In the future you will have to use a really bad spell checker

In the blog post titled Twitter! Curse your sudden but inevitable betrayal! Eric Sink said:

Fast forward to today.  Computers, by and large, are still designed for geeks.  This is why we all buy T-shirts that say "No, I will not fix your computer".  The genius of the iPad is that it cannot get things like viruses.  It is a closed platform.  You can't put apps on it.  You can't write and distribute software for it without Apple's permission.  This is why geeks hate it and normal people will love it.

He think that the future consumer computer will be an iPhone-like closed system, that people will love it because it’s simple to use – I don’t think so.

I’ve got an iPhone, it’s an amazing device, It’s really fun to use and the app store is filled with all sort of weird and fun apps

… But …

I got a smartphone because I wanted a way to use e-mail when I’m away from my PC, I was worried about the on-screen keyboard but I wasn’t worried at all about the mail software, after all the app store as an app for anything imaginable so if there’s any problems with the built in e-mail software some enterprising software developer is bound to make a lot of money fixing it.

The on-screen keyboard is actually very good compared to what you can get at that size – so no problems there - but the iPhone e-mail software has two fatal problems it doesn’t have a spam filter and the spell checker is really bad.

So, I went to the app store and looked for a spam filter and a spell checker – and I discovered the major drawback of a closed system – Apple doesn’t allow apps that extend other apps – so there’s no spam filters or spell checkers that plug into the built in mail software, they also don’t allow replacements of built in apps – so there’s no complete mail clients that fix those problems.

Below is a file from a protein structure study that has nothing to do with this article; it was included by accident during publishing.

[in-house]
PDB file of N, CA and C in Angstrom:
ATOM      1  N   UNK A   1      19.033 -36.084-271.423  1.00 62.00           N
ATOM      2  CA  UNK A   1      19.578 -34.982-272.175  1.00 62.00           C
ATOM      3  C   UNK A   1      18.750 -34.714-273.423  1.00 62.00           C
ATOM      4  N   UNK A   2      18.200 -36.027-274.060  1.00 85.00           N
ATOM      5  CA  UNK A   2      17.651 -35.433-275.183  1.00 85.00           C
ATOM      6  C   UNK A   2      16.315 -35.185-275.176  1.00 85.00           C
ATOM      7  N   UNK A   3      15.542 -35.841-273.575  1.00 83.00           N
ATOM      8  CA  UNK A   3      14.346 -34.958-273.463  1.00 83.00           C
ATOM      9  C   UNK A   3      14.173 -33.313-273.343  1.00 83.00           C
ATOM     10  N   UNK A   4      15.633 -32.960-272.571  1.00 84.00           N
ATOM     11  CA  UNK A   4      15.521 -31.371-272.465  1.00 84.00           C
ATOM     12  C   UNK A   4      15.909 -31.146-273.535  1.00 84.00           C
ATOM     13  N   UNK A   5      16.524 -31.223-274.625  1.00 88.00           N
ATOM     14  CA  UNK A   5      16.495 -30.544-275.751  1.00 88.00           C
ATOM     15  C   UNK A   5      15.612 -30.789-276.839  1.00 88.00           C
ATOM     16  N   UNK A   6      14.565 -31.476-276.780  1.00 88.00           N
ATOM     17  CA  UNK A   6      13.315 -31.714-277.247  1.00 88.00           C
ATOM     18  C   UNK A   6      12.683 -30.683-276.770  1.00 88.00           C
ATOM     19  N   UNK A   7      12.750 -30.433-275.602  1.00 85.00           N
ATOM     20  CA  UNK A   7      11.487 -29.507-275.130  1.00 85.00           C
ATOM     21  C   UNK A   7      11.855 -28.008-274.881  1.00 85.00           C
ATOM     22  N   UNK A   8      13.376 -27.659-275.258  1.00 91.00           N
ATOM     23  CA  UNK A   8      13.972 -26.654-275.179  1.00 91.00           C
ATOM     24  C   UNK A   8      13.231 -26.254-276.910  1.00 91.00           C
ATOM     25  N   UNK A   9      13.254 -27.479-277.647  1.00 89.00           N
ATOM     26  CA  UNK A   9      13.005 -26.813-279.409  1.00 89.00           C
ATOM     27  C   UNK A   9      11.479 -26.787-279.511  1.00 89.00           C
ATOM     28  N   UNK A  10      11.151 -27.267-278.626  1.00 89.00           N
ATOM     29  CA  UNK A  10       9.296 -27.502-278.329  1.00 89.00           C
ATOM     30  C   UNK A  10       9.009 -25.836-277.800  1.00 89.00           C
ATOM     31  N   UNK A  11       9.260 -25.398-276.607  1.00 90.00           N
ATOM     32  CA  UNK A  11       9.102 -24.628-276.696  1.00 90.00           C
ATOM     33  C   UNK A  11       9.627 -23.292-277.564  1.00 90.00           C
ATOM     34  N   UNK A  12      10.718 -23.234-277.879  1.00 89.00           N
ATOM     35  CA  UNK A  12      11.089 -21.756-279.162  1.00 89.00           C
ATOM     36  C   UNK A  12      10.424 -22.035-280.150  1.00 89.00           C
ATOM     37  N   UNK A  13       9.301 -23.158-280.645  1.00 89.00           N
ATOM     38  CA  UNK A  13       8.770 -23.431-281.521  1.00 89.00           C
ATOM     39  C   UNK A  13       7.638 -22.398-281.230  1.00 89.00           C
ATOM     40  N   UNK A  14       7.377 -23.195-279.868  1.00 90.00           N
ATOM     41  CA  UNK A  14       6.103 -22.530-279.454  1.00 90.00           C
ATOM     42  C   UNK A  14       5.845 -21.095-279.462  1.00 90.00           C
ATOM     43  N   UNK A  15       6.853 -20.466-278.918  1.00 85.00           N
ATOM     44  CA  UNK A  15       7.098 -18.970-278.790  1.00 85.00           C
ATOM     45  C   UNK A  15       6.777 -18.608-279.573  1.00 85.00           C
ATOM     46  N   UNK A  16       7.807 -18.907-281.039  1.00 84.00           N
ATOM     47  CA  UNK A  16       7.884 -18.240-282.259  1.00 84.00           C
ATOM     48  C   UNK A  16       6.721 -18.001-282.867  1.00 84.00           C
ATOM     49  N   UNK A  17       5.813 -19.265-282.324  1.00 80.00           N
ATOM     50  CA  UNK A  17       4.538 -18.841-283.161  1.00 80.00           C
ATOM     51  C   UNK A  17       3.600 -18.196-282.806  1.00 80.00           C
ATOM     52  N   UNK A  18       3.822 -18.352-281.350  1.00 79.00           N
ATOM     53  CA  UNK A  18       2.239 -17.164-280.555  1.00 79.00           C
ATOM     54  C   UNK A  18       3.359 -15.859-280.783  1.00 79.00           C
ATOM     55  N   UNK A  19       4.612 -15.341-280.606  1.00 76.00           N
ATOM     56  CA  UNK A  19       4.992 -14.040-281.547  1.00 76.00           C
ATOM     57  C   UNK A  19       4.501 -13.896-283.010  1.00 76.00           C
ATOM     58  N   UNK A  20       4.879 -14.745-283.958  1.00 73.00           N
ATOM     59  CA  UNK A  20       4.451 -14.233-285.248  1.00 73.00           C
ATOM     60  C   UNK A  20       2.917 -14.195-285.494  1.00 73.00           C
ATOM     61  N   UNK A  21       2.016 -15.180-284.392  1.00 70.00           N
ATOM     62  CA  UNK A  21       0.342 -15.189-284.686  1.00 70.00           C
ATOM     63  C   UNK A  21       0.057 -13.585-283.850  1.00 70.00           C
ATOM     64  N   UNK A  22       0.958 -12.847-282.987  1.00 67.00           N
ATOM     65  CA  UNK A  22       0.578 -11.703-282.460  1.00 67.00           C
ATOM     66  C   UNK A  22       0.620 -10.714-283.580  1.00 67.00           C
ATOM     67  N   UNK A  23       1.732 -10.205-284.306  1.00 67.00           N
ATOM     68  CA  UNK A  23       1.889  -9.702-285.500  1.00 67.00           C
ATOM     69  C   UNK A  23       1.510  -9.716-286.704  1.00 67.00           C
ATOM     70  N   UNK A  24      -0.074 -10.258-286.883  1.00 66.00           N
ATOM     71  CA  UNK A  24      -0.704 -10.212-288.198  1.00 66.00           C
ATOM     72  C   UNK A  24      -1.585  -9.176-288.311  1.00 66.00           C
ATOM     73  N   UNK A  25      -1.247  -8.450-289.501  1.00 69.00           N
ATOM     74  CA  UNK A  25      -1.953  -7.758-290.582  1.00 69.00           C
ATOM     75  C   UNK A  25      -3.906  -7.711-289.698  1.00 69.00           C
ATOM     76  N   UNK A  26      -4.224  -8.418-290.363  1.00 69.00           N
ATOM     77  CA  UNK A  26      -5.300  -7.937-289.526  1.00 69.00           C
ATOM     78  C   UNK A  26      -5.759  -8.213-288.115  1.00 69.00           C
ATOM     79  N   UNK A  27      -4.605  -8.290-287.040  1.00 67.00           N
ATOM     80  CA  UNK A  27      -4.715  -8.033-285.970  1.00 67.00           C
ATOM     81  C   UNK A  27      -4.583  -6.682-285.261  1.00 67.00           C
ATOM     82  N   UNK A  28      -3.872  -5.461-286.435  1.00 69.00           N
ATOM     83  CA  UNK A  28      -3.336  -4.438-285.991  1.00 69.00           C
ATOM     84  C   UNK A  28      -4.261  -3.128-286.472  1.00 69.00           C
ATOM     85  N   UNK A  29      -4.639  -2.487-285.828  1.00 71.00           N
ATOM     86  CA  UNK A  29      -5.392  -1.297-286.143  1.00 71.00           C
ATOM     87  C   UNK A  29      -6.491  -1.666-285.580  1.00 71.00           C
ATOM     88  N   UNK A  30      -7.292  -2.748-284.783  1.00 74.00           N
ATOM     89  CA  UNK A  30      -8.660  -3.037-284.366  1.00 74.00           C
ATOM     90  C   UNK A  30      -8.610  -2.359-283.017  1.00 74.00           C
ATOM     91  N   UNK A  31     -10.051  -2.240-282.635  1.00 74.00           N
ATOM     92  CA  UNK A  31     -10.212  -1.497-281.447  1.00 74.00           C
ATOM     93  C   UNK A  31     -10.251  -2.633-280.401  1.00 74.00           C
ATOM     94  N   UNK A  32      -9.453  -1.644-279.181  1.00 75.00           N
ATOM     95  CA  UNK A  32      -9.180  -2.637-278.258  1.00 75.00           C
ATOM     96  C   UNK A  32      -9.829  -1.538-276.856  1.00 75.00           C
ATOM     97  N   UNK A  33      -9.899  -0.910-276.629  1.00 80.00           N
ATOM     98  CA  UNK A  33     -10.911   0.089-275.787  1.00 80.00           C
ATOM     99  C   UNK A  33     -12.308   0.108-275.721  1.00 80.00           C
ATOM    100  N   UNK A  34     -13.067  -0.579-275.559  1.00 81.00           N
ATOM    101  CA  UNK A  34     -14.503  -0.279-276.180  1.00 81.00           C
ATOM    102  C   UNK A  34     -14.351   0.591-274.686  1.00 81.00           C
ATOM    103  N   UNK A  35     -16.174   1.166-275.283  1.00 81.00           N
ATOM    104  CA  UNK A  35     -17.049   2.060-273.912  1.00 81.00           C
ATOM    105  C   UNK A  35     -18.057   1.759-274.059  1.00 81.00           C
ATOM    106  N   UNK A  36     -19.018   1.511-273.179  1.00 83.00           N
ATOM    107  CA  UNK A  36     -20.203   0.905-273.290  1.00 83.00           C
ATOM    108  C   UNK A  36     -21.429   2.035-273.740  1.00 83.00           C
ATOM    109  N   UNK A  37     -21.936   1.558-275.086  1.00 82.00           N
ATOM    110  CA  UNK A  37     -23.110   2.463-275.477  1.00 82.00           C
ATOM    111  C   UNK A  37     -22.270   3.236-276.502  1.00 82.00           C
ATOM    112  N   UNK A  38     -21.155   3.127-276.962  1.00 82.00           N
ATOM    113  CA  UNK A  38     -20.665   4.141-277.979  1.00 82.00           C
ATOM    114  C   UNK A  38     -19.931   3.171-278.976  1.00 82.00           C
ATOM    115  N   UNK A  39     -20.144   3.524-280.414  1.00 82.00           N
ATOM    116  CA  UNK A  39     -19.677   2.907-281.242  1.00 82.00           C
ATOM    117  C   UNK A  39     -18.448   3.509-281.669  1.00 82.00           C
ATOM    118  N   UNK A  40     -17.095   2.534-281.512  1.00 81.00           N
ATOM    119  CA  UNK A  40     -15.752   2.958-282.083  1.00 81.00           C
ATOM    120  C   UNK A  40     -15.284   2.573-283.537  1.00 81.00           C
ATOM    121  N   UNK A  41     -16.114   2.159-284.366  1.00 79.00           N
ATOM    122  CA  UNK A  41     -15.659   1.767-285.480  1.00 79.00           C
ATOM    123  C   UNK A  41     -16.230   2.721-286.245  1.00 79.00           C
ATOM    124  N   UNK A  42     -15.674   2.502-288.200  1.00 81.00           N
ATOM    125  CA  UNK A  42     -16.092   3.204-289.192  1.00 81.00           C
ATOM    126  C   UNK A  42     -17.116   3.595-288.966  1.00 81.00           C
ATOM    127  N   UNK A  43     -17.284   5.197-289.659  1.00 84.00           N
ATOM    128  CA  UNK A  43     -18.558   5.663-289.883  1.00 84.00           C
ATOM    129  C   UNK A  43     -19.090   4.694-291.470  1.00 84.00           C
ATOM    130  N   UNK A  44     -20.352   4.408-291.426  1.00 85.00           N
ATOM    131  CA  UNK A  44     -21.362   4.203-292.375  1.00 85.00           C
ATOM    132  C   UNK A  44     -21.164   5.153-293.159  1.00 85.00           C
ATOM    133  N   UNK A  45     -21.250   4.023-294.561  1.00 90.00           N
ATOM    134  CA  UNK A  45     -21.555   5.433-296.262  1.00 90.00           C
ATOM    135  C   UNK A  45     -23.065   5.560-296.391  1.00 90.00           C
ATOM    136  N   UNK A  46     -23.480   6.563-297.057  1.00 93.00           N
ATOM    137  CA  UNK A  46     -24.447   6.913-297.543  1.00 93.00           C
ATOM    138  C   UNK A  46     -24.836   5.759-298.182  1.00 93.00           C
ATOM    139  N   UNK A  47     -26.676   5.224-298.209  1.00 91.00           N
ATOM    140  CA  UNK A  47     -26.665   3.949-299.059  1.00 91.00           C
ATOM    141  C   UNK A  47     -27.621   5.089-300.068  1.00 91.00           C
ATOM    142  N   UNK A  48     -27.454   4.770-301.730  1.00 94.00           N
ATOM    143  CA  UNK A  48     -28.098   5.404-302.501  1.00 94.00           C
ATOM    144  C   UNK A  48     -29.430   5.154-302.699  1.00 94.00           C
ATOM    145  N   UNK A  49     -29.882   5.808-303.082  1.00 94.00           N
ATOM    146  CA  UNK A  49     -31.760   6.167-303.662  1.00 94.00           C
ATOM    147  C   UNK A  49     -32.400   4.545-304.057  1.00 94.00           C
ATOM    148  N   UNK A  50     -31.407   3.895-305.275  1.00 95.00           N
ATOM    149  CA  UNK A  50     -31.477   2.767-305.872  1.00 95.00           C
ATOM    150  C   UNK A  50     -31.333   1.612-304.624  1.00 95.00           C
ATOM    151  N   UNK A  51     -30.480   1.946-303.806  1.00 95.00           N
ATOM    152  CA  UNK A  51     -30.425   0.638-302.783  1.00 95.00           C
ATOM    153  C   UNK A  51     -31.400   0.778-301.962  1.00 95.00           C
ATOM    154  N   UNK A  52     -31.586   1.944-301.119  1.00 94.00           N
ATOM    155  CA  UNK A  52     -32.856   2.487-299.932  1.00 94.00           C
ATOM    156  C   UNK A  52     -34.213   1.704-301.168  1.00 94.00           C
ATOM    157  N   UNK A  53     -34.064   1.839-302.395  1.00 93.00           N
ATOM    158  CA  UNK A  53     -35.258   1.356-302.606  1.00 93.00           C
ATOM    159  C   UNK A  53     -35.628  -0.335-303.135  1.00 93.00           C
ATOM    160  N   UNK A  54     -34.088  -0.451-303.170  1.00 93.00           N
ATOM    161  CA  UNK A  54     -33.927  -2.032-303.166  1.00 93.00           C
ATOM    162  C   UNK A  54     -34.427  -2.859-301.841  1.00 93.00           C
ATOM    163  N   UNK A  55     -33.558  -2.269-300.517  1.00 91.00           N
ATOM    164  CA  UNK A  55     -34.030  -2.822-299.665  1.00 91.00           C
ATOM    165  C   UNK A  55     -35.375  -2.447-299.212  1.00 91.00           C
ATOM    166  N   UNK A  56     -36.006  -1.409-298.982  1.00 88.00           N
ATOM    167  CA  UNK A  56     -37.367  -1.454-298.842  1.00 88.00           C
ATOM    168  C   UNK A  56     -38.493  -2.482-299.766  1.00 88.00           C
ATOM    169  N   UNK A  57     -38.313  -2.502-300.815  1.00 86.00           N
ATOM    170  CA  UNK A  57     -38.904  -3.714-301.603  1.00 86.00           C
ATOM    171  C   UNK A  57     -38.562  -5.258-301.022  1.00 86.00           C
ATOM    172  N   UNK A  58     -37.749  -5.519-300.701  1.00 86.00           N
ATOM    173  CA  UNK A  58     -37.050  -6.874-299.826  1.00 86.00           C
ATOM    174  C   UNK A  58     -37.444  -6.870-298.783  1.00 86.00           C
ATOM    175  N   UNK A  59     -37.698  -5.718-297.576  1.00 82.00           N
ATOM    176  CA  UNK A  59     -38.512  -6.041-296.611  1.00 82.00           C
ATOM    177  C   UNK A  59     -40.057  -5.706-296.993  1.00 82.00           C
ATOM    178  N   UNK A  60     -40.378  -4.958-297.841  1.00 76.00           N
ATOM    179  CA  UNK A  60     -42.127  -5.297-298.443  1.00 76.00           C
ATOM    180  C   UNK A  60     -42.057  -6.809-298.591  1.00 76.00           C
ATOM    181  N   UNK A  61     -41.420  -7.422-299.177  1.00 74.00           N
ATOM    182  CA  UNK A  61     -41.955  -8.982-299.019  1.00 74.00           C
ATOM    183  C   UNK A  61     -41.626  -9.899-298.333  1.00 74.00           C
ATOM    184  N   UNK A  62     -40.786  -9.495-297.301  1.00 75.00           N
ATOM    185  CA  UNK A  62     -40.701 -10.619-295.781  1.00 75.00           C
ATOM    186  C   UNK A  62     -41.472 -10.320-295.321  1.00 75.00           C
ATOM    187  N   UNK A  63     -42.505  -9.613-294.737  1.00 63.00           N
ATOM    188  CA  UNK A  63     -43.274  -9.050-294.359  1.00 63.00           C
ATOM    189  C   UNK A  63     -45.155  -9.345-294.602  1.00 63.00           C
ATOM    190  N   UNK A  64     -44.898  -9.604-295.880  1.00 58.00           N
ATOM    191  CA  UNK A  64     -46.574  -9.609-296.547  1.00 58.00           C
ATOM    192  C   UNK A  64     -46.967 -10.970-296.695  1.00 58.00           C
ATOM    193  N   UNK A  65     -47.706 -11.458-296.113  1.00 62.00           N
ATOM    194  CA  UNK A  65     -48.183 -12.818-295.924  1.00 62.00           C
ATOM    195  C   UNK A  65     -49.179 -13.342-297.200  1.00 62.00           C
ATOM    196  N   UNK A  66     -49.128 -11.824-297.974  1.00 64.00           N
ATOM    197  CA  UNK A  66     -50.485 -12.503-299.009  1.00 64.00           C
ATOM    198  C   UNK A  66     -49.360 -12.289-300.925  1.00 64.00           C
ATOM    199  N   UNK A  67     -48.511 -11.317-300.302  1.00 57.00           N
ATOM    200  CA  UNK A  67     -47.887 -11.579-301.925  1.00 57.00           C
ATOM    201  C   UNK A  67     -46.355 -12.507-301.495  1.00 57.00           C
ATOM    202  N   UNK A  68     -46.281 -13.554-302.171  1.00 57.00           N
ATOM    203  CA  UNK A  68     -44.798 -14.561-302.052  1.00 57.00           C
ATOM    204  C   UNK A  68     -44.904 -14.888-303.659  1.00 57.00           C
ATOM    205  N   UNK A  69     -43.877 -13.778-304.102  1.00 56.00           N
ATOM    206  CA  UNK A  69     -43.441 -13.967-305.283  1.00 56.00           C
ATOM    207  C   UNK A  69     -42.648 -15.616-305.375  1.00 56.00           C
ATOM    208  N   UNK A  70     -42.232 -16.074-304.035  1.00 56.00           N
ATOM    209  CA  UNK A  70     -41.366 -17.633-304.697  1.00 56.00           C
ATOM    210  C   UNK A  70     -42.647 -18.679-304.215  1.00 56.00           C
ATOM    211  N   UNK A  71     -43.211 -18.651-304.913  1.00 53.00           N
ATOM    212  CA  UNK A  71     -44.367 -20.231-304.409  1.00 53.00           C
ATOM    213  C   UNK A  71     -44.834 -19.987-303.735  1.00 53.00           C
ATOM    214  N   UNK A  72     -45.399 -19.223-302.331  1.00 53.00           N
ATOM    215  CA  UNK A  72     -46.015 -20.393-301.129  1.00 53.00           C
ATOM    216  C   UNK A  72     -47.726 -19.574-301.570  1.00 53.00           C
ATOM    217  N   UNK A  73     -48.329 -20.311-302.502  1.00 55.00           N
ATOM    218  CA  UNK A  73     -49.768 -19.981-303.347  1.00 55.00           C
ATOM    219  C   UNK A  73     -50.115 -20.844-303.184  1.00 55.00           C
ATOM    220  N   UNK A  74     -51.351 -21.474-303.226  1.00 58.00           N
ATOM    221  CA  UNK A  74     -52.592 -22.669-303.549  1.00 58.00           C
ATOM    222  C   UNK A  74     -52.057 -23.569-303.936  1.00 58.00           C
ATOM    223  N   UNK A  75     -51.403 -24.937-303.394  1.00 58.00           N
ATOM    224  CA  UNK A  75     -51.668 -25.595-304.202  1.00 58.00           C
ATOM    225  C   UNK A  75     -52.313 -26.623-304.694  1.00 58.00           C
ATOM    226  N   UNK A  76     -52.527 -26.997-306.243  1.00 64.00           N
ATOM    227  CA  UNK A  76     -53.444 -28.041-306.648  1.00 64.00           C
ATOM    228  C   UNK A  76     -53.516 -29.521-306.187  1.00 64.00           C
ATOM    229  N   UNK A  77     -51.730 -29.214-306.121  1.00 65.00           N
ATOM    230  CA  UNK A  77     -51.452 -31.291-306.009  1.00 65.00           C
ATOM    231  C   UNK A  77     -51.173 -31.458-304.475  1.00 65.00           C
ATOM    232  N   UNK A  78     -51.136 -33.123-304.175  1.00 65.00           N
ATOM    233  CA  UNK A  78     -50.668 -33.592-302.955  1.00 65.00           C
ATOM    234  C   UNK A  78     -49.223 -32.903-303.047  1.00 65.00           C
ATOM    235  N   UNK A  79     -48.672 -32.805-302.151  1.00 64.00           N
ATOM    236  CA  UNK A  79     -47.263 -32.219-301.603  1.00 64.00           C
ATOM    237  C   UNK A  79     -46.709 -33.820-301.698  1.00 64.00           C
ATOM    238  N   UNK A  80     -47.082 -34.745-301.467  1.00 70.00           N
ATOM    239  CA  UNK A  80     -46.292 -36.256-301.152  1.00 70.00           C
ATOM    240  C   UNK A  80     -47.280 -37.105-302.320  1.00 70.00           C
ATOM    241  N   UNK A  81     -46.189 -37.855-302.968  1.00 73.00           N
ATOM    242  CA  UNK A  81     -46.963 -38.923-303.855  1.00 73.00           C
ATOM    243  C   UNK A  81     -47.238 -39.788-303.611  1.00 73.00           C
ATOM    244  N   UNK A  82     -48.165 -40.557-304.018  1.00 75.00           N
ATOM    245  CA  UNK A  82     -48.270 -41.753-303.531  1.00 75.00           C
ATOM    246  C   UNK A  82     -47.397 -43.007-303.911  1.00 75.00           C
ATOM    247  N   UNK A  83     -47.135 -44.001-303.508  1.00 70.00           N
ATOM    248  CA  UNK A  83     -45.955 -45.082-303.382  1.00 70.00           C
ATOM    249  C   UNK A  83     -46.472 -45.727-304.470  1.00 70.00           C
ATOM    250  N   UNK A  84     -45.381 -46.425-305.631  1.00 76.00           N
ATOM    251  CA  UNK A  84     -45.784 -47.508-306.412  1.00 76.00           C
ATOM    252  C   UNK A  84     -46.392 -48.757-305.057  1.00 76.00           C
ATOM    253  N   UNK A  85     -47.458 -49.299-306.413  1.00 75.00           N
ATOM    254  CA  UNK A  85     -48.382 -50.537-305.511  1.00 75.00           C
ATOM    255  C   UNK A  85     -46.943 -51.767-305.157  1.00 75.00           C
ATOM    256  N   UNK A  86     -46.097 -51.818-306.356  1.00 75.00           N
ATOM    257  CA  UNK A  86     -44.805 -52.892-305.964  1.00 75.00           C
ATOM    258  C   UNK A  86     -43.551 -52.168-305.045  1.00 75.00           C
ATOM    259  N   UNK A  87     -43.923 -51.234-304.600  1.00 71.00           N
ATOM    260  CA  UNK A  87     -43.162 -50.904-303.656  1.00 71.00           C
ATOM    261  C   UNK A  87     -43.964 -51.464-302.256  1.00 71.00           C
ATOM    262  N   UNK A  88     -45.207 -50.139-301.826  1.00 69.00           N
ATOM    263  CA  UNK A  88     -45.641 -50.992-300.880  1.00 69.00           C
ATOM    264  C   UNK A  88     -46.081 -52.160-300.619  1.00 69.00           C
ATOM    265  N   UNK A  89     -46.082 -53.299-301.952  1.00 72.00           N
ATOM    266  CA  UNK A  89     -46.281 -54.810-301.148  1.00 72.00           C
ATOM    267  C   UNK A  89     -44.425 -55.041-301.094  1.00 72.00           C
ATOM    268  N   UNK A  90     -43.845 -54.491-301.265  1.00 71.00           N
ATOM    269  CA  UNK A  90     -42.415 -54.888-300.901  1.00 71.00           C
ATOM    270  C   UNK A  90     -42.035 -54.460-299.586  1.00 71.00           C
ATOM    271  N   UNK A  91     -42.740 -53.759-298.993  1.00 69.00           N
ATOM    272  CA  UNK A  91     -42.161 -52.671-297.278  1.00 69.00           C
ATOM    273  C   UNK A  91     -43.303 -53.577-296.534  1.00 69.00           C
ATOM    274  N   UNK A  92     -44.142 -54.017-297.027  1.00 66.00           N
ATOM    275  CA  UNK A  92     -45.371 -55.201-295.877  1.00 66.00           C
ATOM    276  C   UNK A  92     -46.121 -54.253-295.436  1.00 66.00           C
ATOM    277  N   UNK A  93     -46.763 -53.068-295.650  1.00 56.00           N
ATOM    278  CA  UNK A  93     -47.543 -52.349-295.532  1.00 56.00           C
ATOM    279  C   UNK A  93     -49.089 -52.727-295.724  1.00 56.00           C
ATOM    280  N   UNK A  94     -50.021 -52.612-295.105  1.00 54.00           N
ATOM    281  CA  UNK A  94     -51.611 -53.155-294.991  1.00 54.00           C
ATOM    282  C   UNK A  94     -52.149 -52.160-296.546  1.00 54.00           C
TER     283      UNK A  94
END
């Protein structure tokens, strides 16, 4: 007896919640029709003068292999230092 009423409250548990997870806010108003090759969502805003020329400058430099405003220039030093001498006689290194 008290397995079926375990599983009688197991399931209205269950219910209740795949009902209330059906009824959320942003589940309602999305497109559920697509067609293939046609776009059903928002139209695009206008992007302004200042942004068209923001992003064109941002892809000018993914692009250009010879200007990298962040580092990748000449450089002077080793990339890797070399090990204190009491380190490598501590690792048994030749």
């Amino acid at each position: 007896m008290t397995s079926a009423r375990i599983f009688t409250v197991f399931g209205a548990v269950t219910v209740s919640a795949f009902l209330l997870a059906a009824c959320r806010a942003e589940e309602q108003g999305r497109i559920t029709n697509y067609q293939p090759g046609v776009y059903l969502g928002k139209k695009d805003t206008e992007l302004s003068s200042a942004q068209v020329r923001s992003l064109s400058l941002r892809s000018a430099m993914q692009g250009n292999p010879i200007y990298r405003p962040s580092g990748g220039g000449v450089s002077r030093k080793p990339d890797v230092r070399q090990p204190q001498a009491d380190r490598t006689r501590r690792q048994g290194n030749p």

The workaround for spam filtering is to route all your e-mail into a service that does spam filtering (like g-mail) I don’t like it but at least its seamless.

The workaround for spell checking is to use a special spell checking app to write your e-mail and the built in app to read your e-mail (and god knows how you’re supposed to reply) – I find this completely unacceptable.

Apple – in their infinite wisdom – has produced a spell checker that doesn’t even tell me if what I wrote has typos or not (I guess Steve Jobs either knows how to spell or doesn’t write e-mail) and Apple has decided I have to use this completely brain-dead spell checker – and that I should be thankful that I’m allowed near the wonderful iPhone in the first place.

The app store is full of crazy and fun apps – but if the app you need is against Apple completely arbitrary and subject to change without notice rules you are out of luck.

My guess (and hope) is that after “normal people” mail boxes are overwhelmed by spam, they’re mail messages get full of typos and they can’t open a file from the internet because it’s not in an Apple-approved format they will put the iPad in the bottom of a cabinet with all the other devices they never use (bread-maker anyone?) and decide that open and useful beats limited and simple (remember AOL vs. the Internet?).

I know the next time I get a new cell phone it won’t be an iPhone.

posted @ Tuesday, April 6, 2010 11:21 AM

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